Jun 26, 2008

Biofuels pushing people to poverty

The bio-fuel policies pursued by the rich countries are pushing millions of people in the developing world into poverty and increasing carbon emission, thereby negating the climate change mitigation programmes, says an Oxfam study released on Wednesday.
The report comes at a time when leaders of the industralised countries are to discuss policies to mitigate the impact of climate change at a G-8 conference in Hokkaido, Japan, in the first week of July. About 30 million people across the world have been dragged into poverty in the last three years because the rich countries are pursuing their bio-fuel policies, the report, Another Inconvenient Truth, says.
Quoting World Bank estimates, the study says the price of food has increased by 83 per cent in the last three years, which is disastrous for the world’s poor people. “The lives of about 290 million people are immediately threatened because of the food crises and about 100 million people have already fallen into poverty as a result,” the study says.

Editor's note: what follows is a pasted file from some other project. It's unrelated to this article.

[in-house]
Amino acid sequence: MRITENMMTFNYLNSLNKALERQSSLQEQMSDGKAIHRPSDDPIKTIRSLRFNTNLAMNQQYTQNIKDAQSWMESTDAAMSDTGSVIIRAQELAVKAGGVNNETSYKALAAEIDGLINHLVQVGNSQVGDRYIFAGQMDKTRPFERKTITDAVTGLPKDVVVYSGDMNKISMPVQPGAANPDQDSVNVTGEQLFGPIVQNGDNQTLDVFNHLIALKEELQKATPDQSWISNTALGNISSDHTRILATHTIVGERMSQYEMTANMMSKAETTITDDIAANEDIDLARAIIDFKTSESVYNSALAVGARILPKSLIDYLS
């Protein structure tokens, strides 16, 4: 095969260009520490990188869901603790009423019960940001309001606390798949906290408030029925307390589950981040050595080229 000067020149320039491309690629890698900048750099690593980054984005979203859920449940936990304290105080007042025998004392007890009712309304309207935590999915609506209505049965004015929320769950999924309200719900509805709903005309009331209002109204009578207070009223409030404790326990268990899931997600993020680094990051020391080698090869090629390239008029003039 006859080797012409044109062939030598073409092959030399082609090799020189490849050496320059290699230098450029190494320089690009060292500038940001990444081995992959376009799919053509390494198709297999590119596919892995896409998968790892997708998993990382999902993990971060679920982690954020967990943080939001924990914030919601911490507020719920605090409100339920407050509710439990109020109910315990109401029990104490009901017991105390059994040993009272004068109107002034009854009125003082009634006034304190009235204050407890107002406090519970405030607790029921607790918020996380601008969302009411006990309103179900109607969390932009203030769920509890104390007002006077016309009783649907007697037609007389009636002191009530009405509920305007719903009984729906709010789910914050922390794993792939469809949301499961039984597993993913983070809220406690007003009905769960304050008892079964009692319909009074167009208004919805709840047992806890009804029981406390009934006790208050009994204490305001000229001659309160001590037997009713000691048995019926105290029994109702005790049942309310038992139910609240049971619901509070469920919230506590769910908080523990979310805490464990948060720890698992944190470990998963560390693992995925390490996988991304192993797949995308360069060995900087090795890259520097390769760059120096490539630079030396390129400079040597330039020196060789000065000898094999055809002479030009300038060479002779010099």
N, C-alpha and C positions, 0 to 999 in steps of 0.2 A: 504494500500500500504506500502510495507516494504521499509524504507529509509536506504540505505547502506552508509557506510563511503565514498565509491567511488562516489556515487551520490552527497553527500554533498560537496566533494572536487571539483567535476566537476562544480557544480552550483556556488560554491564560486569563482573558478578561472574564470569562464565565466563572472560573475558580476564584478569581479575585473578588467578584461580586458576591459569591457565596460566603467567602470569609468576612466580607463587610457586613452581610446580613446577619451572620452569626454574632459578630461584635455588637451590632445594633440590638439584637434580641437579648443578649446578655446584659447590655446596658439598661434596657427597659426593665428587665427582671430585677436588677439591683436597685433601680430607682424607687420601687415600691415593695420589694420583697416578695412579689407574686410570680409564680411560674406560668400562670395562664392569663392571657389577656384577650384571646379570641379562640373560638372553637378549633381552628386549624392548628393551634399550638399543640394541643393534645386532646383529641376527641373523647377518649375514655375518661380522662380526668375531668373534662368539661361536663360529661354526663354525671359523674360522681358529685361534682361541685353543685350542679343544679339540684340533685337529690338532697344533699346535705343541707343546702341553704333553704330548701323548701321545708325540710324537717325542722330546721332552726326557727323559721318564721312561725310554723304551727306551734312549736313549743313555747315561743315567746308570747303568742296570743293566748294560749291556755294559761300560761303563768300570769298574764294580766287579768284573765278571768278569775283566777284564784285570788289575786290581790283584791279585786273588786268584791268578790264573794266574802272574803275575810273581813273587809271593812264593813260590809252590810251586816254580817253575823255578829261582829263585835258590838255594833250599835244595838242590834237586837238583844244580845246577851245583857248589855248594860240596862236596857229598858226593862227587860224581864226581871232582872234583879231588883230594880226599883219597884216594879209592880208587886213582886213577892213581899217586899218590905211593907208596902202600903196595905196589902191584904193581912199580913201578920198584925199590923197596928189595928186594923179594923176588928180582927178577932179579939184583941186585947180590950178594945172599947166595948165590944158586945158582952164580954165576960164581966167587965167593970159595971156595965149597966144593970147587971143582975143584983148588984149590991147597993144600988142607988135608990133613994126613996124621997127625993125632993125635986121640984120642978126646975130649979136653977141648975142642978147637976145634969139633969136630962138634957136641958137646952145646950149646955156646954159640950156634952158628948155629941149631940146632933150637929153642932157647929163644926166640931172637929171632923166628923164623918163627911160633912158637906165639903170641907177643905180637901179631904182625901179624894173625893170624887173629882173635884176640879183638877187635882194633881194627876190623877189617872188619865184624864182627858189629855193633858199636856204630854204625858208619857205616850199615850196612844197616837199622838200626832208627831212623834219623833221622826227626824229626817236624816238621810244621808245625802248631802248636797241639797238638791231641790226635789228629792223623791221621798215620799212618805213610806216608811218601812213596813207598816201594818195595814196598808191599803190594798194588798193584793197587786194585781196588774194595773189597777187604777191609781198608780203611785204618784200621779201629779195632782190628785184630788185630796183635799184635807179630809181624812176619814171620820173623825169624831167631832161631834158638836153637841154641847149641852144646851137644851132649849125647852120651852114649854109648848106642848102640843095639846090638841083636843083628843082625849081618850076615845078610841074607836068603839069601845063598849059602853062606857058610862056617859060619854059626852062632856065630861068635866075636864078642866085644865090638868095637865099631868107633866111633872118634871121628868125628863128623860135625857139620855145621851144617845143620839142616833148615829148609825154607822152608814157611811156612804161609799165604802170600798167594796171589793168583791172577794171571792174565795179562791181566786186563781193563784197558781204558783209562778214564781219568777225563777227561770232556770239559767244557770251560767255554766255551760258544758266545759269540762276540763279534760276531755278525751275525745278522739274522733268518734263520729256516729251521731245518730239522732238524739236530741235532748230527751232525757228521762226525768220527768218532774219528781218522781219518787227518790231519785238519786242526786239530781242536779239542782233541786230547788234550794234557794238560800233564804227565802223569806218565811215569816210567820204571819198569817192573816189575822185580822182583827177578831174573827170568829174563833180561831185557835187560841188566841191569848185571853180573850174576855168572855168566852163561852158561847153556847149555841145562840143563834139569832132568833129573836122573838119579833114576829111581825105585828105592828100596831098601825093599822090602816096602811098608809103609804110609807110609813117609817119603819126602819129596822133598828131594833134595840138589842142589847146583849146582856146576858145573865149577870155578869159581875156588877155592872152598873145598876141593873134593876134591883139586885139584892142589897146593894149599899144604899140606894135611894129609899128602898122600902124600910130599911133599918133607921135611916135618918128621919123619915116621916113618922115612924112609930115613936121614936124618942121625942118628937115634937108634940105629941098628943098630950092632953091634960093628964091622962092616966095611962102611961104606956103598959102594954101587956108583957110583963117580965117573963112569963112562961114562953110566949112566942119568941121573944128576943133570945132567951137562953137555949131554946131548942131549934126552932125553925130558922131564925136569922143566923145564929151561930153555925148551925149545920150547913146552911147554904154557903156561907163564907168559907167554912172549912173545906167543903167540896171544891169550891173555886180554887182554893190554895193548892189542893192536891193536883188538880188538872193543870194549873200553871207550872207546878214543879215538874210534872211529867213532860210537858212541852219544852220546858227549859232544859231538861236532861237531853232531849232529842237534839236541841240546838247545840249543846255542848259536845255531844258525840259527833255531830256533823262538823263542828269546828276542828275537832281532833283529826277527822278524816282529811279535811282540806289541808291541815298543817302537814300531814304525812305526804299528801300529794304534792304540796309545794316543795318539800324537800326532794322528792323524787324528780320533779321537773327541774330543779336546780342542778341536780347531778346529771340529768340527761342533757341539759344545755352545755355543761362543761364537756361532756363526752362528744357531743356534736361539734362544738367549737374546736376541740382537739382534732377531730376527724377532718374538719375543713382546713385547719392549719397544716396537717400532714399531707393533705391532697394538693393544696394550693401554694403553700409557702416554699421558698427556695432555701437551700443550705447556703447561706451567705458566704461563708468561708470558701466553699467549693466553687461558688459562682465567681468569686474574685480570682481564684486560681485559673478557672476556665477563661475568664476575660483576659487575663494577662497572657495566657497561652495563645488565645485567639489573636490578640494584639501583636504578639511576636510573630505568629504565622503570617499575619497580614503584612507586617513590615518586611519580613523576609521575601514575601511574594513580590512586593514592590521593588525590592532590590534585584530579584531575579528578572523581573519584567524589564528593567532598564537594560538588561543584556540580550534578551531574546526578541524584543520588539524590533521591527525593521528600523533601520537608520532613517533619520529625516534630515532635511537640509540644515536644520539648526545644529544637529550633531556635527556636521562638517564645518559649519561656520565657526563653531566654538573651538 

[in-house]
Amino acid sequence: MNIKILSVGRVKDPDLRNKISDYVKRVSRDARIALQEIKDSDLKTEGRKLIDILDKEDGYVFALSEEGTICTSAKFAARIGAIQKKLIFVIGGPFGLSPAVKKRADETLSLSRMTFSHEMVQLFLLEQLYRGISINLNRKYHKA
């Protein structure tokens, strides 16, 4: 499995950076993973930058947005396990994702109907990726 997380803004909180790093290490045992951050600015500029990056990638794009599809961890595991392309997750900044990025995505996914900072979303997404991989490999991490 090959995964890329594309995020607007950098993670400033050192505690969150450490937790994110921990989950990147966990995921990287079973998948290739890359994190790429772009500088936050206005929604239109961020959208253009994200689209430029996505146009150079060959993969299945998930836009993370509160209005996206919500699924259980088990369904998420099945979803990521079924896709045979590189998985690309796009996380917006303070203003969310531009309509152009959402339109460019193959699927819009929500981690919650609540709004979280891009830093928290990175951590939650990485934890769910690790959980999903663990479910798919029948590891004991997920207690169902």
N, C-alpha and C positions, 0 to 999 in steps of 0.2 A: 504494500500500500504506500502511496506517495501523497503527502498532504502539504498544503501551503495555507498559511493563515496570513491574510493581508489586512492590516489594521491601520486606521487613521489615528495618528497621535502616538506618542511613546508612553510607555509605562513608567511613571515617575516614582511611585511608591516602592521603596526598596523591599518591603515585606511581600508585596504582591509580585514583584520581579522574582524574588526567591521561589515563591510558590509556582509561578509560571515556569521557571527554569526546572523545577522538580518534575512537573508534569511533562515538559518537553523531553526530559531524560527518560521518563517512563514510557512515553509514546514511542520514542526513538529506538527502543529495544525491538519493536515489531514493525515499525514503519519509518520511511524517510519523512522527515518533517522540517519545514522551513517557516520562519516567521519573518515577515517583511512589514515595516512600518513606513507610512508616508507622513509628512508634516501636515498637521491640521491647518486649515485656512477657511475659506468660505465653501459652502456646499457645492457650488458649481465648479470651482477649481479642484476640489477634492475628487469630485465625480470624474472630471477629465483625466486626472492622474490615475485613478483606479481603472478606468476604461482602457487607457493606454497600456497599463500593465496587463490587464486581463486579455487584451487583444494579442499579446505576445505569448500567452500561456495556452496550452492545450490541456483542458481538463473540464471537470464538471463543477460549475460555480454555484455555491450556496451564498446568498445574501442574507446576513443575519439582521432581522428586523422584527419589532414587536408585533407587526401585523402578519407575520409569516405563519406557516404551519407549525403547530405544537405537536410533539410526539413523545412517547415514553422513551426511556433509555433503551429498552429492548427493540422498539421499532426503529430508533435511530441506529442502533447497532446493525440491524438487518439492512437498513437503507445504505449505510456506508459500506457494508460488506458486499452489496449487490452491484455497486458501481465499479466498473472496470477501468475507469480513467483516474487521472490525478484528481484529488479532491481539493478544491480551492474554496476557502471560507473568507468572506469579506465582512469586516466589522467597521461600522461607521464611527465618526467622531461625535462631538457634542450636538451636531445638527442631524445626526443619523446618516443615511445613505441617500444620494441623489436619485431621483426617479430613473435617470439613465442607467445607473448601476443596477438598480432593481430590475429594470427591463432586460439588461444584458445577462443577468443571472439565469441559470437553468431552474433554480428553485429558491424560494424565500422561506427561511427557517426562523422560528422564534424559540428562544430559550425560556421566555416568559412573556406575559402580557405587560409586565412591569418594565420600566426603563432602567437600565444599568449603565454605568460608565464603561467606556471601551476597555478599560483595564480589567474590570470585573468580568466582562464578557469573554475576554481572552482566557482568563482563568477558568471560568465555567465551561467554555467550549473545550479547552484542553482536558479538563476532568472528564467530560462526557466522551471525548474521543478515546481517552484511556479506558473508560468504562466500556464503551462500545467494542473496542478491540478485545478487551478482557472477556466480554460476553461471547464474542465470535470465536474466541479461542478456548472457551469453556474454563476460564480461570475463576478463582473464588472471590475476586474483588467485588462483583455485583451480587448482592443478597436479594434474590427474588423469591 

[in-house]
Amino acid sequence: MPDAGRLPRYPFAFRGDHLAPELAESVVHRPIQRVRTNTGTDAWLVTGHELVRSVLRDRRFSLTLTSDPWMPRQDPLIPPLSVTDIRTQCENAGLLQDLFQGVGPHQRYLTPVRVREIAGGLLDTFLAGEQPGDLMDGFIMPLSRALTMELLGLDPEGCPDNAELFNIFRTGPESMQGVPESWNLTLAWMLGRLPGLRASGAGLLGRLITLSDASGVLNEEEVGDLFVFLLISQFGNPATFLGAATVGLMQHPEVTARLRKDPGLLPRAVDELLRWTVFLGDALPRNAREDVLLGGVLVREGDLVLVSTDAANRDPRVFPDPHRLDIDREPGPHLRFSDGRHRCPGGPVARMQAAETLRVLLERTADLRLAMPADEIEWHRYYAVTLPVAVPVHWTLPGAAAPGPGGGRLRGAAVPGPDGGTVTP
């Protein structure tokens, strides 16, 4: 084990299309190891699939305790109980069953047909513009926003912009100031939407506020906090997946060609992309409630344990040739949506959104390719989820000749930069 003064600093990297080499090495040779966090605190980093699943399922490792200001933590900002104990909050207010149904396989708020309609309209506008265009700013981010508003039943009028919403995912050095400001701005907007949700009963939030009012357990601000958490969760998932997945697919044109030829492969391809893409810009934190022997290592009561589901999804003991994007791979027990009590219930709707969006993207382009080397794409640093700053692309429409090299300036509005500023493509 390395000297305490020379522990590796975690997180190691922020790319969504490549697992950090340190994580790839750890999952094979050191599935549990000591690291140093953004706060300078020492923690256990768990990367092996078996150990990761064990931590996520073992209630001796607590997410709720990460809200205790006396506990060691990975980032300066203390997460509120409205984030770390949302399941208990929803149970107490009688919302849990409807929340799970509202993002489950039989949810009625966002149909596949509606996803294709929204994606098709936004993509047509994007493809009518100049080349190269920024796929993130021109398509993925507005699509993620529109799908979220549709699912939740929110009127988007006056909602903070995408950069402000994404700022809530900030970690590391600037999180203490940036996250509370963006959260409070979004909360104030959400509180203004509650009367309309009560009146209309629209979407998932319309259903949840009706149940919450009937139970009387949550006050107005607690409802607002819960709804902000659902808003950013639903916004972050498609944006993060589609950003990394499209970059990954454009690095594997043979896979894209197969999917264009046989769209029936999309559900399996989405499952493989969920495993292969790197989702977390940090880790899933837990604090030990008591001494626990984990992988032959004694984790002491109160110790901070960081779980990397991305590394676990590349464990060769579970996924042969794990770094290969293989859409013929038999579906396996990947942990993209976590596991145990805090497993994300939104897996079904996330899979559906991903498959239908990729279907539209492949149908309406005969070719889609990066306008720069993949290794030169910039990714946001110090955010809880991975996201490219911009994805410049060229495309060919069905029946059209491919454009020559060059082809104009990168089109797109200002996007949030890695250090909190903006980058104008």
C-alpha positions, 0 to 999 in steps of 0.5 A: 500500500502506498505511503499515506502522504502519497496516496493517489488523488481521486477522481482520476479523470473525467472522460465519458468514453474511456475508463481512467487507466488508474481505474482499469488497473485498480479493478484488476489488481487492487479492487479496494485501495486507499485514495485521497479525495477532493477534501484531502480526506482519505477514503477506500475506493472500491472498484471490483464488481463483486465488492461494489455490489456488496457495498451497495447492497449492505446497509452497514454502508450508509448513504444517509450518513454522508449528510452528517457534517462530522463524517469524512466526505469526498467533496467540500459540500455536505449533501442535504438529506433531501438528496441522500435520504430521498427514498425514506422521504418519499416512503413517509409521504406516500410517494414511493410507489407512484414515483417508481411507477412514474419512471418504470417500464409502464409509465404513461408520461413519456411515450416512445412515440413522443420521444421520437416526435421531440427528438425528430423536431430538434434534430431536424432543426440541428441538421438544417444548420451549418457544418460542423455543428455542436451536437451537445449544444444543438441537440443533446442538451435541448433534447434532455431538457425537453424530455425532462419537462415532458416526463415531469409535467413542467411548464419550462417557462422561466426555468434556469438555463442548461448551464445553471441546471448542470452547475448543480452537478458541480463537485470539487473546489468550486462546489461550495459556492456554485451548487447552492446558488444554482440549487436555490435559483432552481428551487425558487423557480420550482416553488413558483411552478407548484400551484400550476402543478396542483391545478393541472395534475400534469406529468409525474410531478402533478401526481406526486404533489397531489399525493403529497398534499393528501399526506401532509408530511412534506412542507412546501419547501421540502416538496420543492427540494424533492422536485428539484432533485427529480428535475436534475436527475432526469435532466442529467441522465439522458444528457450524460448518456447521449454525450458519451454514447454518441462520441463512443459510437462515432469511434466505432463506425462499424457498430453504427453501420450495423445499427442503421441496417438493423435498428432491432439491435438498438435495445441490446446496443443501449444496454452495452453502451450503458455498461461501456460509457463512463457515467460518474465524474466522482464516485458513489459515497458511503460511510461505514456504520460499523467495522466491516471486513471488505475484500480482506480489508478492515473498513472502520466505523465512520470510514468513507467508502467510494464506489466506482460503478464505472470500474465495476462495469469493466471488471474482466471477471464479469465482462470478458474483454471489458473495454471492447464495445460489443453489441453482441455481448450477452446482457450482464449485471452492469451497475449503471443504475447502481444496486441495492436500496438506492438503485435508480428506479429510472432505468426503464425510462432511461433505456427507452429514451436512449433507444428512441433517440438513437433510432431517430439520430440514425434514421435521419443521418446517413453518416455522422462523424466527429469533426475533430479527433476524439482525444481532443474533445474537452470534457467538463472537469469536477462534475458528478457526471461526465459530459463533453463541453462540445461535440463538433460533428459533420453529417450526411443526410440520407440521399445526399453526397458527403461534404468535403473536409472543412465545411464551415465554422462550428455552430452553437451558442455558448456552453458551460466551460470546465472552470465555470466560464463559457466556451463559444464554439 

The study attributes 30 per cent of the rise in food prices to bio-fuels and says it has pushed 30 million people into poverty already. “Today’s bio-fuels are not solving the climate or fuel crises but are instead contributing to food insecurity and inflation, hitting poor people the hardest,” said Rob Balley, the author of the report.
Blaming the rich countries for the crises, the report says the subsidies for bio-fuels by the US and Europe are taxing food for poor in the developing world. Last year, the report estimated that industrialised countries spend $13-15 billion on subsidies. This equals the amount required to provide food to those threatened by global food crisis. The amount will rise in the future, with consumption of bio-fuels rising in rich countries, the report says.
On the climate change front, the report quotes an analysis published in the Science journal stating that carbon emissions from global land use changes due to the US’s corn-ethanol programme will take 167 years of climate mitigation programme to pay back. Similarly, Oxfam estimates that by 2020, carbon emissions resulting from land use changes in Europe because of rising demand of bio-diesel derived from palm oil would be between 3.1 to 4.6 billion tonnes — 46 to 68 times higher than the European Union hopes to be achieving by then from bio-fuels. The report recommends that the richer countries should freeze implementation of future bio-fuel mandates and dismantle subsidies and tax exemptions to bio-fuels to save more people from falling into poverty and accelerate the global food crisis.

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